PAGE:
A key feature of a proposed settlement of a head-injury lawsuit against the NCAA is the creation of a $70 million fund to pay for medical evaluations of current and former college players in several sports. The provision raises some sticky medical questions. Here are some of them:
What will the evaluations be looking for?
Players who believe they have suffered sports-related concussions will be checked for conditions including post-concussion syndrome and a devastating incurable brain disease called chronic traumatic encephalopathy, or CTE, that has been diagnosed in several former NFL players who committed suicide. Both conditions can involve headaches, memory and behavior problems, but CTE is more severe and most feared by athletes. Most experts agree CTE can’t be diagnosed until after death, and there is no specific treatment, although some symptoms can be managed with medicine or psychotherapy. Post-concussion syndrome symptoms also can be managed, but diagnosis can be subjective.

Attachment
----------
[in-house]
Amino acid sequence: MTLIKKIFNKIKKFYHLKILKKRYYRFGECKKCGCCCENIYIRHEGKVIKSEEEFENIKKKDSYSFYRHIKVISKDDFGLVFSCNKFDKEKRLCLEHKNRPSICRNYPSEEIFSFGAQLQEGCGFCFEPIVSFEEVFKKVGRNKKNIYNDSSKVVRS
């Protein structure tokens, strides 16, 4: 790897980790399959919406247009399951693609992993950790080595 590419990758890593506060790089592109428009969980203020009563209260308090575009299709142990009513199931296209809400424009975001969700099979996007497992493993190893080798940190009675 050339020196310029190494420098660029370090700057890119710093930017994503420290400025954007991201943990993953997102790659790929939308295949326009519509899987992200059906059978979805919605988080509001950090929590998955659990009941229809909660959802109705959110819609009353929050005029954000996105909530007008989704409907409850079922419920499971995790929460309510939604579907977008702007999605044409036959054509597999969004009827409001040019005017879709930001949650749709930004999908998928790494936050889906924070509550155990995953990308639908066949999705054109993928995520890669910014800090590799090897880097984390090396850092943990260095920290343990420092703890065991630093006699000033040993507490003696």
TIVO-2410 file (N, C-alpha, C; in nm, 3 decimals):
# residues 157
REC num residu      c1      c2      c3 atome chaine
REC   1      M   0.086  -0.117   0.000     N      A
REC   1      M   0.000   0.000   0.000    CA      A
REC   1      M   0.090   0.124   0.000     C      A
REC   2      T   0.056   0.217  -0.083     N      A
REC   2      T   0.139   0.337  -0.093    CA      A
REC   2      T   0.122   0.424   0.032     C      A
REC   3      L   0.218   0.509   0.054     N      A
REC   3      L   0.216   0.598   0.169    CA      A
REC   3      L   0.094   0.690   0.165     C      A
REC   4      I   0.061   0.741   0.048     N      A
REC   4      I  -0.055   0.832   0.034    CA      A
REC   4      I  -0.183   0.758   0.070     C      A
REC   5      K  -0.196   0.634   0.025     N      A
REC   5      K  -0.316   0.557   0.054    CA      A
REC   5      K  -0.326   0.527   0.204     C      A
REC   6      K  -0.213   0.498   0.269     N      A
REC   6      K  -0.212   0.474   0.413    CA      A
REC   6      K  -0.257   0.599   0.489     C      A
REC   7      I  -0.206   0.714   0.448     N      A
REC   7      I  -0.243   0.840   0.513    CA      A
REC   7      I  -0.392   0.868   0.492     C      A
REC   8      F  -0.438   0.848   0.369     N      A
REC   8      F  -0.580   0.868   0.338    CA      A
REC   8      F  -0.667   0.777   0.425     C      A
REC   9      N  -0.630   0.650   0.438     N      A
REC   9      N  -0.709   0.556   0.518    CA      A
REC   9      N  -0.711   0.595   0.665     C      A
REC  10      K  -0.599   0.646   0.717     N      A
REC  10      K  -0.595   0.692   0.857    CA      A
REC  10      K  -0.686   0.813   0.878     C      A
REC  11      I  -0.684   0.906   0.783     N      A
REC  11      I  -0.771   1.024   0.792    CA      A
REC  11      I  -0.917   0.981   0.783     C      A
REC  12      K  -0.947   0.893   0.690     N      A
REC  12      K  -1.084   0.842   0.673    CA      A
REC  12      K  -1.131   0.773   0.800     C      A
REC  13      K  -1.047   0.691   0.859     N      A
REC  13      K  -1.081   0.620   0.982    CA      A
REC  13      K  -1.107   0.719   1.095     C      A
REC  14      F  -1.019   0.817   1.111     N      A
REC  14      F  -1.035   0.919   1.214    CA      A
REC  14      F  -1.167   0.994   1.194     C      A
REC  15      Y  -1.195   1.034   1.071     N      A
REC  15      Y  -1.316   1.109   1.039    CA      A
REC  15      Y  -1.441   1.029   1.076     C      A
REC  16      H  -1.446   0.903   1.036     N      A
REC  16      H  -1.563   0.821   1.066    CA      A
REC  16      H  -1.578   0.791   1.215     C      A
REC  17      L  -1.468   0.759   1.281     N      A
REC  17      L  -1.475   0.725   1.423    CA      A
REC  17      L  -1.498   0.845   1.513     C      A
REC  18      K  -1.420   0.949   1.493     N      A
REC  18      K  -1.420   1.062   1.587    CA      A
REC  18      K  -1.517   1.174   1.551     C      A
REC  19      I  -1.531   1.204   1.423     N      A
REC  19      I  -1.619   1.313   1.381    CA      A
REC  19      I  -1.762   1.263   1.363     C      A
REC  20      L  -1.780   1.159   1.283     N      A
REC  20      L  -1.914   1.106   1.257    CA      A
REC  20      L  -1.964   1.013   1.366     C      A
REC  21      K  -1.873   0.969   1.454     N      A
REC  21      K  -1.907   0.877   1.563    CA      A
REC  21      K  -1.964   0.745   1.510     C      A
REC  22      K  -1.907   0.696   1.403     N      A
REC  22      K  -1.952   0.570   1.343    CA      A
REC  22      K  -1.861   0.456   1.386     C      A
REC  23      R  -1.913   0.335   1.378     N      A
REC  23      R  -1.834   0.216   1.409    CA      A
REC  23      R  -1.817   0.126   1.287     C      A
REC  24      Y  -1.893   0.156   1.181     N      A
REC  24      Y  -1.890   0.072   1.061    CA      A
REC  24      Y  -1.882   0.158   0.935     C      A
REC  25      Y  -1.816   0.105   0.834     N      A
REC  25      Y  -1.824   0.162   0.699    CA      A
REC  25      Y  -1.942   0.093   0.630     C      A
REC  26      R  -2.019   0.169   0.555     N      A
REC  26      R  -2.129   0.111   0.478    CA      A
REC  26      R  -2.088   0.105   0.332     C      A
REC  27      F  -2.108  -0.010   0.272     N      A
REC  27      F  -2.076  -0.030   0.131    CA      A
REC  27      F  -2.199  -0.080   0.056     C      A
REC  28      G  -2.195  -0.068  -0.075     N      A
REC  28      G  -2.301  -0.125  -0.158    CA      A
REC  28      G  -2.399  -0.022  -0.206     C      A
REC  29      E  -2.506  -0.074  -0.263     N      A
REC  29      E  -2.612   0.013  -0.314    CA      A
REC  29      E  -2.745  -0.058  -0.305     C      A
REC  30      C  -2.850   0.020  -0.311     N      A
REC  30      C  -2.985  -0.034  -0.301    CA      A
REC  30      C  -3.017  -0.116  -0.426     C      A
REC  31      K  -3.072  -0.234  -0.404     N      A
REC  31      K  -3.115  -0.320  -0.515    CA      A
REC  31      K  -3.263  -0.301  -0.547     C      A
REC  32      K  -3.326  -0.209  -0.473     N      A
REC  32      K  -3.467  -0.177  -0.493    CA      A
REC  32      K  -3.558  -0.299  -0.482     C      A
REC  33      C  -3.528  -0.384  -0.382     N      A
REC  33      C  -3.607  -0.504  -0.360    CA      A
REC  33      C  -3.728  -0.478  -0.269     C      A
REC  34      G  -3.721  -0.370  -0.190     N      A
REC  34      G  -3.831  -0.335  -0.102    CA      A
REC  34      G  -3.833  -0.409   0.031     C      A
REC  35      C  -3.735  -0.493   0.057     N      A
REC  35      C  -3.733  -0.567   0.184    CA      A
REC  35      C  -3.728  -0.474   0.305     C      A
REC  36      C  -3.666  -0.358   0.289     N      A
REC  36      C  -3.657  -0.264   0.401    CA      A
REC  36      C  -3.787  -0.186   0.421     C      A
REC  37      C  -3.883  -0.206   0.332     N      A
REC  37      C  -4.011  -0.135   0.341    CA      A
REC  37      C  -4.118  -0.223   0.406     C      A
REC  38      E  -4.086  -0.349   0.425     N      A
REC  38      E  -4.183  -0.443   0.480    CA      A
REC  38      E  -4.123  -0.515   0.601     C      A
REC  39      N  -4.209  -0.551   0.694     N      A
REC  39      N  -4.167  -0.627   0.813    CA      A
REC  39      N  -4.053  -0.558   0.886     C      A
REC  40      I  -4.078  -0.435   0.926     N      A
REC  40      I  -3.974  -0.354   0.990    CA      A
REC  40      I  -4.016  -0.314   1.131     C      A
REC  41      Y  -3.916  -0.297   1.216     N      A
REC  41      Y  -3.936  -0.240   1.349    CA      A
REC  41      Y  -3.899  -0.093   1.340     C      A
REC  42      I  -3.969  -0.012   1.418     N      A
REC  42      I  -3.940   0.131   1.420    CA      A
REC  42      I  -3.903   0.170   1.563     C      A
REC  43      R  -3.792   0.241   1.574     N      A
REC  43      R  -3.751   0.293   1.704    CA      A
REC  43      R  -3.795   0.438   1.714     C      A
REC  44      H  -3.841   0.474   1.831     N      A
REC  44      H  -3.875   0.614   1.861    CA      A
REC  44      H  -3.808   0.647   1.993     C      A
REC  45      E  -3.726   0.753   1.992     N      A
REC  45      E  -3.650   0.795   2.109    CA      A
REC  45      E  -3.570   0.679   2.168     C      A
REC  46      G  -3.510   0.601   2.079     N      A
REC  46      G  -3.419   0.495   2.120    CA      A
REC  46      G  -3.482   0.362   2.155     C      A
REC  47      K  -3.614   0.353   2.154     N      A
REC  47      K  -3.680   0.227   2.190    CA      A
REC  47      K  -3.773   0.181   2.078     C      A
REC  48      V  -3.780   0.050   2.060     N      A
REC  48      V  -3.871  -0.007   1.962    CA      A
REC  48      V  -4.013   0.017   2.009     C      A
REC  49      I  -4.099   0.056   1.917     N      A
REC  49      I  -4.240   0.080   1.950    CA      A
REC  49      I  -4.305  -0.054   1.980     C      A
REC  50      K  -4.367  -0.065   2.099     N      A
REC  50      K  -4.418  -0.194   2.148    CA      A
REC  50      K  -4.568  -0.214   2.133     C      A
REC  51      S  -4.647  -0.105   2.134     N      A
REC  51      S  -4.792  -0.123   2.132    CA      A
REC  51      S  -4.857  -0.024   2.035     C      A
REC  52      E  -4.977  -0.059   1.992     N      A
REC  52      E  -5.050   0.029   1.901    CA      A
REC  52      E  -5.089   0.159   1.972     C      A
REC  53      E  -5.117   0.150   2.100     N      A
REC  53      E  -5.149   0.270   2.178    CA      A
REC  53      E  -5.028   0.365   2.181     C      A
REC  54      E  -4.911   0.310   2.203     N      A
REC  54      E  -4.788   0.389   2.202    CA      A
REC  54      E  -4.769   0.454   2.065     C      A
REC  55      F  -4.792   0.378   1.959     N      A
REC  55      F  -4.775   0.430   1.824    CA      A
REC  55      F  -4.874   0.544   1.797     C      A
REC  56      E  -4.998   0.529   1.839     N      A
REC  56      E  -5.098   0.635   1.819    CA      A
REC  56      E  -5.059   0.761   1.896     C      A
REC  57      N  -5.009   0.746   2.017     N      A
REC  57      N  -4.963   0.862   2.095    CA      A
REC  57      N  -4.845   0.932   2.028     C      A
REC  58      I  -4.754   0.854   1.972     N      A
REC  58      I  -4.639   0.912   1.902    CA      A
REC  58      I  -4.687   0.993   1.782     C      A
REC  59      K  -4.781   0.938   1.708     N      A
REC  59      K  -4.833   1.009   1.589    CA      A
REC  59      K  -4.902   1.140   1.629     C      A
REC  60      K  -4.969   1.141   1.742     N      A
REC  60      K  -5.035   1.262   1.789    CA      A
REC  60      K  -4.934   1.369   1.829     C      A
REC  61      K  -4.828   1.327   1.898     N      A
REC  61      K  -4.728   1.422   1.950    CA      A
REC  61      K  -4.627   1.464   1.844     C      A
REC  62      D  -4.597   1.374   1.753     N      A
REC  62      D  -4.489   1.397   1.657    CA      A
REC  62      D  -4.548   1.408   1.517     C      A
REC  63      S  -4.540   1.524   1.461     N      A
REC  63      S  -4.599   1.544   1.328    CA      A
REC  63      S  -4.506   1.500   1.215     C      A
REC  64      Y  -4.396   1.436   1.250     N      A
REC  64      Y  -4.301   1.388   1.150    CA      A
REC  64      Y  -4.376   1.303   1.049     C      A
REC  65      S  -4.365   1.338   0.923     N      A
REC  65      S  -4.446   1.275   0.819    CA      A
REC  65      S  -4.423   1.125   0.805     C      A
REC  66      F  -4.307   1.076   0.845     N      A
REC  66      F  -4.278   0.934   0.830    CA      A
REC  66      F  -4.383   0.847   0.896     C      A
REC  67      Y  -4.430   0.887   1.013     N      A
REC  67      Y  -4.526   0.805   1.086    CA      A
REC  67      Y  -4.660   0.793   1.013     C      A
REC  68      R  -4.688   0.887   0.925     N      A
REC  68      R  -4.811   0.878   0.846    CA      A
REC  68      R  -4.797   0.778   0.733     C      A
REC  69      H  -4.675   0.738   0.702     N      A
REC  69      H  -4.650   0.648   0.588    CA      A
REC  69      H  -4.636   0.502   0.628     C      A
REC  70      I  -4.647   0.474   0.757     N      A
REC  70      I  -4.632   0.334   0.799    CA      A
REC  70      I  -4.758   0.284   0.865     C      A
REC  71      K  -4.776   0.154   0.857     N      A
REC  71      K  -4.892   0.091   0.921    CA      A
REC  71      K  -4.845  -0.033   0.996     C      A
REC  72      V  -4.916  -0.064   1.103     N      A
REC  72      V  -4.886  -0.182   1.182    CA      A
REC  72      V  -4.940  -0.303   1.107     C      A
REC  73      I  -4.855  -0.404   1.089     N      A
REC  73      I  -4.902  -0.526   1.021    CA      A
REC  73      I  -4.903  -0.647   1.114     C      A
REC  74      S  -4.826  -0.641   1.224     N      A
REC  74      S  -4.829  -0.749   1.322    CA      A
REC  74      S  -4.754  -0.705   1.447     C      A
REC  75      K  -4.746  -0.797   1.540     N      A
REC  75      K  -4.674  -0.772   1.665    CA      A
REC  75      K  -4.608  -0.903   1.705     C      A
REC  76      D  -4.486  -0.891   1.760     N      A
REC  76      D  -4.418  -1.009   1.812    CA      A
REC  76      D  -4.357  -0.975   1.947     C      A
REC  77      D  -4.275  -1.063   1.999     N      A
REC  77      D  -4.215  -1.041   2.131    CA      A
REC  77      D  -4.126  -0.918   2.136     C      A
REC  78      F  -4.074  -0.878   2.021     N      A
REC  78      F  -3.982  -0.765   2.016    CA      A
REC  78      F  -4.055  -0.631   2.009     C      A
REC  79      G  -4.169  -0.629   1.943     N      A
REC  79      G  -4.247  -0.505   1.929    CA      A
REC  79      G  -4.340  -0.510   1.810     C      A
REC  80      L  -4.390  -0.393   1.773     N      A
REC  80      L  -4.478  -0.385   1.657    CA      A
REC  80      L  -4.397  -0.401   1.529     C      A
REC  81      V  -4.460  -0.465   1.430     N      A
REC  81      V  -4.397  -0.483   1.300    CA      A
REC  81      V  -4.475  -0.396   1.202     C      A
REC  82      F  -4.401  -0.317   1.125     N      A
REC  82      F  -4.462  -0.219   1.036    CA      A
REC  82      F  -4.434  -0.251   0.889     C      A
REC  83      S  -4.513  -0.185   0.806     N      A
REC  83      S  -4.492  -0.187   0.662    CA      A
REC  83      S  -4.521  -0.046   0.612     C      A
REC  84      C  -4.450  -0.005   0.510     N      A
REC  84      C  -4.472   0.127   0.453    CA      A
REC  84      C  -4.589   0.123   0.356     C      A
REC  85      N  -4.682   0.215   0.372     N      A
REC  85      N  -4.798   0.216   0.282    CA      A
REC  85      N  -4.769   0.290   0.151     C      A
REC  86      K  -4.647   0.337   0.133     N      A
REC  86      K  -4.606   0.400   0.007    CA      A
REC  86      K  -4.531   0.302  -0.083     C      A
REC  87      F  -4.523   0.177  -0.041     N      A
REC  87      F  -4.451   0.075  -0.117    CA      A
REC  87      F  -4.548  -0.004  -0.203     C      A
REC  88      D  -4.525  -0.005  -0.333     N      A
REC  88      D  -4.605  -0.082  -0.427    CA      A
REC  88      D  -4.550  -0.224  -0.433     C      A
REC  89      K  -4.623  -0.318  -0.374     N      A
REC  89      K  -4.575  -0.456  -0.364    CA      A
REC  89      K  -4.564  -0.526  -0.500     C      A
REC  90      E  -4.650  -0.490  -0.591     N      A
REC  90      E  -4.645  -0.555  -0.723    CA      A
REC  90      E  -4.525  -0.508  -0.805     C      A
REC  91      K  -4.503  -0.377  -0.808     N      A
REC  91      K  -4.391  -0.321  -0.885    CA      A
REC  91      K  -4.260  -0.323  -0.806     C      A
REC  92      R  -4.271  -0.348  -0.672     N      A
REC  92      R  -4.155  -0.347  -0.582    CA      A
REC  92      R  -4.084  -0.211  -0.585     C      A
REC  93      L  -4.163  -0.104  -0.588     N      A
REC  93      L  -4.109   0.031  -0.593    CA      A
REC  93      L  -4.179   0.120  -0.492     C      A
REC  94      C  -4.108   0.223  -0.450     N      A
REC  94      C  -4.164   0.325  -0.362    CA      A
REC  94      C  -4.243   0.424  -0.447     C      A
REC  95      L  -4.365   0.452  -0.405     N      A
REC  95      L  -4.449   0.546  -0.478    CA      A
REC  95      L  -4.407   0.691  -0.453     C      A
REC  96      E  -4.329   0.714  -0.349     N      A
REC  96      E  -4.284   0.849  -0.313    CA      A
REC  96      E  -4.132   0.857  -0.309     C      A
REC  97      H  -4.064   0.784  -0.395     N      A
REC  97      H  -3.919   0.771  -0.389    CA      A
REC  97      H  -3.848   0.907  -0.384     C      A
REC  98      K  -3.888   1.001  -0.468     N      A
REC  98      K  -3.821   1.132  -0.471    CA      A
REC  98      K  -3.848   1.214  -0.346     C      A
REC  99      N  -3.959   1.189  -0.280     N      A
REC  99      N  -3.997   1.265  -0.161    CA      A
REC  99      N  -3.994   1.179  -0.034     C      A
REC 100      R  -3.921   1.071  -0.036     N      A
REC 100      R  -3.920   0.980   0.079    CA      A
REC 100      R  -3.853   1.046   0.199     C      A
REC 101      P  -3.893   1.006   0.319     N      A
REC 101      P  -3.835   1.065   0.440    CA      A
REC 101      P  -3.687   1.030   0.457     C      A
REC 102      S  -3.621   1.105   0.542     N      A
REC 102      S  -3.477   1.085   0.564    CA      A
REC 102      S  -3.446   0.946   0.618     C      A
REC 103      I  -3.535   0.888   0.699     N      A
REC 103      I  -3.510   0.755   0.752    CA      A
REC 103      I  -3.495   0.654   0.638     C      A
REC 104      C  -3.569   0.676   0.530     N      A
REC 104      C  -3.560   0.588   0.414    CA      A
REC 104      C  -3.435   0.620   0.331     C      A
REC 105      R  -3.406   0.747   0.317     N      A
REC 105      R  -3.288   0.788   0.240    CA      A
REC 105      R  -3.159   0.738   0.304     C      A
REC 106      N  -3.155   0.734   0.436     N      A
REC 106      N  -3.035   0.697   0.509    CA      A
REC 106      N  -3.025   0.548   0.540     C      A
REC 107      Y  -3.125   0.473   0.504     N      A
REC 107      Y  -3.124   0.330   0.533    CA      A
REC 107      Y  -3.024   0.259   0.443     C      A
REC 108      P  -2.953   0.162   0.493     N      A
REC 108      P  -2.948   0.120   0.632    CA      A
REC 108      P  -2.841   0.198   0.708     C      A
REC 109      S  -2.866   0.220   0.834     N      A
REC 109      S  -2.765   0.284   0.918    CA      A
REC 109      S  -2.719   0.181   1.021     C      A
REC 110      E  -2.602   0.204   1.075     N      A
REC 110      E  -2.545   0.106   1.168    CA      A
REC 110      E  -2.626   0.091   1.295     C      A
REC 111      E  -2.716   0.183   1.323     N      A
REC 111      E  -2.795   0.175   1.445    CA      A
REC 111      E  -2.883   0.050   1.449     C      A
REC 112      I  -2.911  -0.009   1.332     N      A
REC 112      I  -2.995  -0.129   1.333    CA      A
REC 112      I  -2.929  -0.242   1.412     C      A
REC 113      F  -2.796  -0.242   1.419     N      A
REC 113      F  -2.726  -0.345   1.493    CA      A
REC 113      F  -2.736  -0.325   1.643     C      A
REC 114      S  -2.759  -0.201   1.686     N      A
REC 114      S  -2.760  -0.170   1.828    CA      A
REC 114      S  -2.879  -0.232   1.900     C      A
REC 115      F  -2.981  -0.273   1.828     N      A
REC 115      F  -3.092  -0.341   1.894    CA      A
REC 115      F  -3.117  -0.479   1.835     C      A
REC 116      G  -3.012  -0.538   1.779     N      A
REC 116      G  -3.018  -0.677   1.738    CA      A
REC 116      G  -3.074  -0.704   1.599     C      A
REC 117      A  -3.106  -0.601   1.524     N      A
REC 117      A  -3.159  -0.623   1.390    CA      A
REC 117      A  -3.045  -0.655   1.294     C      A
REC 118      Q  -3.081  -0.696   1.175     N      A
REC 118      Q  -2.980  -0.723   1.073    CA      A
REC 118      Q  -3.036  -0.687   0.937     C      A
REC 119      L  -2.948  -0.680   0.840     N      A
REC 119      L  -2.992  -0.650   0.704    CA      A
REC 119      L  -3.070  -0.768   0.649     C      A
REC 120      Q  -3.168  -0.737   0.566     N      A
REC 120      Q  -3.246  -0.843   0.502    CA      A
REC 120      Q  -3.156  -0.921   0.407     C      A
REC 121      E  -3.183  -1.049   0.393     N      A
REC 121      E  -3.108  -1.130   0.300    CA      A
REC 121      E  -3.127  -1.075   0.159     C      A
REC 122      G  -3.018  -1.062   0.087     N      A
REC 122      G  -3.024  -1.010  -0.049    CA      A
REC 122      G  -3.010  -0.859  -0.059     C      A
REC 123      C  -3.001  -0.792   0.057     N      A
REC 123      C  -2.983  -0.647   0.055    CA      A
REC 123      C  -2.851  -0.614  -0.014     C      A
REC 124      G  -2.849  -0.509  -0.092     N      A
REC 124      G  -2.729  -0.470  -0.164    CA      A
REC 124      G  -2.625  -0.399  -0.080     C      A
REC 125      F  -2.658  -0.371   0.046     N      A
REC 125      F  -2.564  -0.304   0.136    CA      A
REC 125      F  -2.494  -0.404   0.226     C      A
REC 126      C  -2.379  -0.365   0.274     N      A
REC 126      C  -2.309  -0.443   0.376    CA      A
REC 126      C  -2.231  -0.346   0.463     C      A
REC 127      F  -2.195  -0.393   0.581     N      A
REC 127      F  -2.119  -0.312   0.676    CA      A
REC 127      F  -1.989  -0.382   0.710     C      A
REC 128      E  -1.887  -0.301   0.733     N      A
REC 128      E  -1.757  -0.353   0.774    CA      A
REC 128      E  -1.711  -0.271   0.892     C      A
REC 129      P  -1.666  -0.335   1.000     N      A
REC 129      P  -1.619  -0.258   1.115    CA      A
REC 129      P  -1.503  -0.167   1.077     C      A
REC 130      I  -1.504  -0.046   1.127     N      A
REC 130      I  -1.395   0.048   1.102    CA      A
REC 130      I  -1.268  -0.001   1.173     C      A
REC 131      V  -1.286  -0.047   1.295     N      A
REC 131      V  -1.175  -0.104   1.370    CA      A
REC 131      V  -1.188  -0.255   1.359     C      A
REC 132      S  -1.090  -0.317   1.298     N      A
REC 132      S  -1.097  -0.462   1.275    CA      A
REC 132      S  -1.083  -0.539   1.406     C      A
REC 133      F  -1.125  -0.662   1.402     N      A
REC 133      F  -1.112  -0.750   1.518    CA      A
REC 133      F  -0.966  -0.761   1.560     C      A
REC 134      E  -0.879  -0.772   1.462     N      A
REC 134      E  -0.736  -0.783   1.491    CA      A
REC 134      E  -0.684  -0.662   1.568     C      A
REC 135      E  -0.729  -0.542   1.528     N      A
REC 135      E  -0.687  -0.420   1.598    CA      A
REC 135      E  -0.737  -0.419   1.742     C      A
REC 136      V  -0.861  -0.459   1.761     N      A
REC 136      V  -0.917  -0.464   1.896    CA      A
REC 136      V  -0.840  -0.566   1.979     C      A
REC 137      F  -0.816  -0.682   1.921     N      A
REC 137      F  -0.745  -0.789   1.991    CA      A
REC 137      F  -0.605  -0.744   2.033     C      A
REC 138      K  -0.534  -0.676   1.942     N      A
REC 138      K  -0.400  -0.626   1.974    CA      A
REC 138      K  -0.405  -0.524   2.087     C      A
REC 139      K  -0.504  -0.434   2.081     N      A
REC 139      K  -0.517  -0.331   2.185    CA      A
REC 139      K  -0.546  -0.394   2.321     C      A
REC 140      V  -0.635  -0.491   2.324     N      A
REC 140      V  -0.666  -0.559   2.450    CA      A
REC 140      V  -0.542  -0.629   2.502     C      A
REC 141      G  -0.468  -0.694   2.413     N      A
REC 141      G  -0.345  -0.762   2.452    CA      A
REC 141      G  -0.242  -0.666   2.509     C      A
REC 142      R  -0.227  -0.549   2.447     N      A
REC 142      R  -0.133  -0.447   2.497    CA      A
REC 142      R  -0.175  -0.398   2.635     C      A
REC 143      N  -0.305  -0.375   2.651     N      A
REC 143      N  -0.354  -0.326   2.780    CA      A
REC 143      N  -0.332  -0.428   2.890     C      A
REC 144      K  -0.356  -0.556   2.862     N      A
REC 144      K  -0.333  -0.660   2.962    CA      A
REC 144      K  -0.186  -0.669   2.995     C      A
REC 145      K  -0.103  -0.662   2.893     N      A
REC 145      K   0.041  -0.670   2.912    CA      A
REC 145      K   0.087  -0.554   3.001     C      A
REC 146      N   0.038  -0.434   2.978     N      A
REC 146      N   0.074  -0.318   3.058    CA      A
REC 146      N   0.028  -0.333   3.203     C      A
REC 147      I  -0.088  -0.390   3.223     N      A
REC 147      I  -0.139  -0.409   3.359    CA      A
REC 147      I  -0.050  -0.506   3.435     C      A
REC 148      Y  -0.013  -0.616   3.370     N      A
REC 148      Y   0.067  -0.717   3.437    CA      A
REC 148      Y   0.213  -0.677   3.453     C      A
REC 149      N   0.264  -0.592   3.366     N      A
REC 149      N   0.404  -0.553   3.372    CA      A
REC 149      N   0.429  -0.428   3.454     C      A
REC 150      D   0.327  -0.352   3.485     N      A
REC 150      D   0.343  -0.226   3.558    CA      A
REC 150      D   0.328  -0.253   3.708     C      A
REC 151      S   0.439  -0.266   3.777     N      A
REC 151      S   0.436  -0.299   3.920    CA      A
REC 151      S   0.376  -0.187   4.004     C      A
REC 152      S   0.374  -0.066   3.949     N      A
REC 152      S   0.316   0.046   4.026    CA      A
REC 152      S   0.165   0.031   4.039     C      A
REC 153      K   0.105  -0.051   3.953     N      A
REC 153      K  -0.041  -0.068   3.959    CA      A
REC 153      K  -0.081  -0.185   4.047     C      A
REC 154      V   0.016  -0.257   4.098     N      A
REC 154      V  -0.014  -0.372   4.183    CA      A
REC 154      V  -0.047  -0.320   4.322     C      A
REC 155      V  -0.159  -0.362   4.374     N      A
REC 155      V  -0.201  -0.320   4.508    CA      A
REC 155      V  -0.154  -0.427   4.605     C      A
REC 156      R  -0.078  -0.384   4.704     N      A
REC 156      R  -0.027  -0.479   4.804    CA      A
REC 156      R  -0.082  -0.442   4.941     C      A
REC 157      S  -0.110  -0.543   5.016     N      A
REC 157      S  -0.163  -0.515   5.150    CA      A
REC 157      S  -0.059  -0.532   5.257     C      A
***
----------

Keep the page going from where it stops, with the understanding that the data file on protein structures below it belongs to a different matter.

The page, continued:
Can doctors determine specific head blows caused lingering concussion symptoms?
Testing won’t answer that question, posing a dilemma for players who might want to file lawsuits seeking to definitively link symptoms with NCAA play.
Don’t baseline tests address that issue?
The NCAA doesn’t currently require baseline evaluations. The settlement will mandate them at the start of each season for all players.
Who will do the evaluations?
In the first phase, current and former players will self-report symptoms, including mental troubles and mood and behavior problems. A five-member medical committee will evaluate the self-reported symptoms and determine which players need in-person testing.